The new owners of the Venable Center property in downtown Durham have revealed their plans for the expansion of the historic collection of former tobacco buildings.
The new addition to the property, located at East Pettigrew Street, will be an eight-story building called The Roxboro. The building will include 200,000 square feet of office and retail space as well as 200 apartments.
The project, which is being developed by Trinity Capital Advisors, Wheelock Street Capital and SLI Capital, will also feature a rooftop lounge as well as a conference center. The eight-story building will be constructed on a parcel of land that is adjacent to the Venable Center’s parking lot right now.
Jeff Sheehan of Trinity Capital said that the company hopes to begin construction on the building as soon as it is approved by Durham’s planning department, which he reckons will be sometime in the late summer or early fall.
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No tenants have been signed yet, but if the current construction timelines hold, the first tenants might be able to move into the building in the latter half of 2020, he added.
“We expect companies in the tech and biotech space looking to hire cutting edge talent to be interested in this space,” Sheehan said.
The center’s existing three buildings, which are listed on the National Register of Historic Places, are already 100 percent leased. Its largest tenant at the moment is Precision Biocsciences. Parts of the building date to 1905, but in its original heyday, the building was the home to the Venable Tobacco Co., whose markings are still on the building. Scientific Properties renovated the building in 2006.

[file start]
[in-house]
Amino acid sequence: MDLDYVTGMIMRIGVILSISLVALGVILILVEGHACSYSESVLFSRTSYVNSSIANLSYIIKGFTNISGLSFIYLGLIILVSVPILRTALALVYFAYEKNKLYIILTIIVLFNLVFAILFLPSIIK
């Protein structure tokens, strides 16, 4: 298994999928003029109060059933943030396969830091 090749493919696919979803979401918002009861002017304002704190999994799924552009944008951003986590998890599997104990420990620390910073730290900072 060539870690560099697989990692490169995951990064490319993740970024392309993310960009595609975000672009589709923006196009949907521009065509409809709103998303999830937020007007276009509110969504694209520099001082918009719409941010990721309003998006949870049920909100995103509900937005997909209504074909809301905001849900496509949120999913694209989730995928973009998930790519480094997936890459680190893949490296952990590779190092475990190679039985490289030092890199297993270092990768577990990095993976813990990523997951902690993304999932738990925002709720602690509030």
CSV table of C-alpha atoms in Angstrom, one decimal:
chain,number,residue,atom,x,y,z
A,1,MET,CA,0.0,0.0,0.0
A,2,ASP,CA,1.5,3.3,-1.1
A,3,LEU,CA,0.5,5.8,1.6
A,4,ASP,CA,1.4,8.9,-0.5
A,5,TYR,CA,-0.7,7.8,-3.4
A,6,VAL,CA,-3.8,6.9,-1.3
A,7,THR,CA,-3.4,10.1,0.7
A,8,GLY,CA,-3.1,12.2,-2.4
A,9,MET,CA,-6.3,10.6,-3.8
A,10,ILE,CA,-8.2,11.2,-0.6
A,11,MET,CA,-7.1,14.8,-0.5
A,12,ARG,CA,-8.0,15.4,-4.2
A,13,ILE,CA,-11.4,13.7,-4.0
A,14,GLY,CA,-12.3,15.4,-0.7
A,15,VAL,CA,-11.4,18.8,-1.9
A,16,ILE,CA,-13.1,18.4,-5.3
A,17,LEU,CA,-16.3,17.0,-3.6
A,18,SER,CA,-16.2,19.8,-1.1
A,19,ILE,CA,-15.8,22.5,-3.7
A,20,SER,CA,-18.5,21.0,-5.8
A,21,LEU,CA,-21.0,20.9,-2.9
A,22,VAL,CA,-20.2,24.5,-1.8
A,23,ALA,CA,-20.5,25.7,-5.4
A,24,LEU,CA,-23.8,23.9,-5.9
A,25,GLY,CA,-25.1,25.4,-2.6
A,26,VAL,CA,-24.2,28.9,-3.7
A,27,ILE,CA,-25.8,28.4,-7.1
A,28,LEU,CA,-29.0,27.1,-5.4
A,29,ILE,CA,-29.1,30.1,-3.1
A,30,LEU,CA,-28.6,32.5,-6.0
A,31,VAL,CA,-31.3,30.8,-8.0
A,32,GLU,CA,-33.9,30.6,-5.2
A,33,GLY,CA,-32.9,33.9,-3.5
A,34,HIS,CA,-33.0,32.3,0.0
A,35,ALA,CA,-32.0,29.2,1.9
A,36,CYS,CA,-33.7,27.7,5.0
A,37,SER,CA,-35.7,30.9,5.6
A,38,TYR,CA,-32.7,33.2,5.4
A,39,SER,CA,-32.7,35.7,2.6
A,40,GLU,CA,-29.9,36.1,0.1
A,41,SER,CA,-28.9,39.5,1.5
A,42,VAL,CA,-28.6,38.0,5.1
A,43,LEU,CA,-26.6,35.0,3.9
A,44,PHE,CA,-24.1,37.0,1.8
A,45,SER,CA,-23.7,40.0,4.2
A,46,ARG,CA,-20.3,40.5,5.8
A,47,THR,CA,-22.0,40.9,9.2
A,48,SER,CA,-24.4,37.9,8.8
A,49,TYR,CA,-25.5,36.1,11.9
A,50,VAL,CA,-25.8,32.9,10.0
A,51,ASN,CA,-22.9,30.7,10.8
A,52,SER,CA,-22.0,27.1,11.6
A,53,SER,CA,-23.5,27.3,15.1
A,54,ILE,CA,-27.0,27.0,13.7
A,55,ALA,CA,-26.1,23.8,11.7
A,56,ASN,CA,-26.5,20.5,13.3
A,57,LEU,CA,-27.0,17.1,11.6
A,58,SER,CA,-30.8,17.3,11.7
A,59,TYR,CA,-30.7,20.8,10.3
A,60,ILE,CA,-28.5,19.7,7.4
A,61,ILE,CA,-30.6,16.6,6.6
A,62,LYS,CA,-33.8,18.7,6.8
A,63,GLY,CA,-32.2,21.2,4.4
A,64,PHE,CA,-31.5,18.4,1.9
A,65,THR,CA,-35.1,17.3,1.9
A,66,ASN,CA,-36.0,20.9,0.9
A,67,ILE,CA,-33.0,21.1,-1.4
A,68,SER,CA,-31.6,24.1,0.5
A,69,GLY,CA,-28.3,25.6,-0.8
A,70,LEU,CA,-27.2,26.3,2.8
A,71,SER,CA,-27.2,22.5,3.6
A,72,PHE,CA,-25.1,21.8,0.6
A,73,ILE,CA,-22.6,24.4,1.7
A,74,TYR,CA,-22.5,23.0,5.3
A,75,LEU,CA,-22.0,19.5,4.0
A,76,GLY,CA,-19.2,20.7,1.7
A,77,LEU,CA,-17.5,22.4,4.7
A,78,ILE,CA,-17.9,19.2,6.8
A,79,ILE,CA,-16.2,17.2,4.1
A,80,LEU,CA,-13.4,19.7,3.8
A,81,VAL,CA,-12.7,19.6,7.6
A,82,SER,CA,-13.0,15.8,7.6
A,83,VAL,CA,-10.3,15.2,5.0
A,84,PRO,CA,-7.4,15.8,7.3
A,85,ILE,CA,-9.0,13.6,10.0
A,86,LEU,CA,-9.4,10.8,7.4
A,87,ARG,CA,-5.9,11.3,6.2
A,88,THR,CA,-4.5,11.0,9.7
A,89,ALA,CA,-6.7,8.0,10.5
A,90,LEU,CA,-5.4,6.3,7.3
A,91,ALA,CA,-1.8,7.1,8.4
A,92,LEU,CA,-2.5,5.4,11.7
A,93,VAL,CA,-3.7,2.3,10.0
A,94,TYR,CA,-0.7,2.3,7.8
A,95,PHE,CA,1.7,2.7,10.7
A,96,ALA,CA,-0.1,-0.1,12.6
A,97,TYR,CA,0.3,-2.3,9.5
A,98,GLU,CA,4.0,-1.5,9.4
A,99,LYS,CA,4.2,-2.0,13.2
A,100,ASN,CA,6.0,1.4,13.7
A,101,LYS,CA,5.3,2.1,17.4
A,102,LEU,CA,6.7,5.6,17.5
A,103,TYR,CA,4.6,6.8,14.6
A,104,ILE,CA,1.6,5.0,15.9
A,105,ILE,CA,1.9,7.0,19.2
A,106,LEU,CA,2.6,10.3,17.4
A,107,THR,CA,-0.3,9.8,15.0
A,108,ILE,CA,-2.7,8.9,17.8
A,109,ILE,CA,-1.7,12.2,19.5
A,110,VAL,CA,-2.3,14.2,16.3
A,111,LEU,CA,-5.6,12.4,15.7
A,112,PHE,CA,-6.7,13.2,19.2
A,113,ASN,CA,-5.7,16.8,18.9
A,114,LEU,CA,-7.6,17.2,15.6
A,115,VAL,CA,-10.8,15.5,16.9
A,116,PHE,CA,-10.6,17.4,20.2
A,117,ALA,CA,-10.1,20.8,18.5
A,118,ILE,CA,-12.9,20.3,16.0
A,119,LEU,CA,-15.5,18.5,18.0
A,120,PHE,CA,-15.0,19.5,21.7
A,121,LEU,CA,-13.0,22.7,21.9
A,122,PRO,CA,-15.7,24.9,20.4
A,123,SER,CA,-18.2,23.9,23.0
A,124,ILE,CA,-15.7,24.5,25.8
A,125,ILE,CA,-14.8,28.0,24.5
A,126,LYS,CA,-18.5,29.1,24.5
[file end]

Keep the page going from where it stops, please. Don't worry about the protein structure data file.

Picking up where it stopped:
Last summer, Bryan Kane, managing partner of Raleigh-based SLI Capital, said his firm was interested in the property because of how much demand there was for office space in downtown Durham. The downtown area has had some of the lowest vacancy rates in the entire Triangle for the past few years.
“In my opinion, the downtown Durham market continues to show demand, which is what made it an appealing investment for us,” Kane told The N&O last year. “When you look at the buildings being built or coming available in this sub-market, virtually all the space has been pre-leased. That suggests to me that there is pent-up demand.”
It’s an added bonus that the property would be adjacent to one of the many Durham-Orange Light Rail stops planned for downtown.
Sheehan said that the company wanted to include apartments and retail as part of the expansion because he believes it is currently lacking a sense of “place.” A lack of food service, additional meeting space or fitness center limits the property’s potential, he said.
The group hopes to attract a range of food offerings, from lunch spots to a high-end restaurant, to the building’s retail space.
“What I get excited about with this project is that you have existing buildings which are these cool, renovated tobacco warehouses with wood beams. They are great buildings but it is just not a place,” he said. “What we are striving for is to build on top of that and make it a place by activating the street level areas and making connections between the buildings and retail and hopefully to light rail in the future.”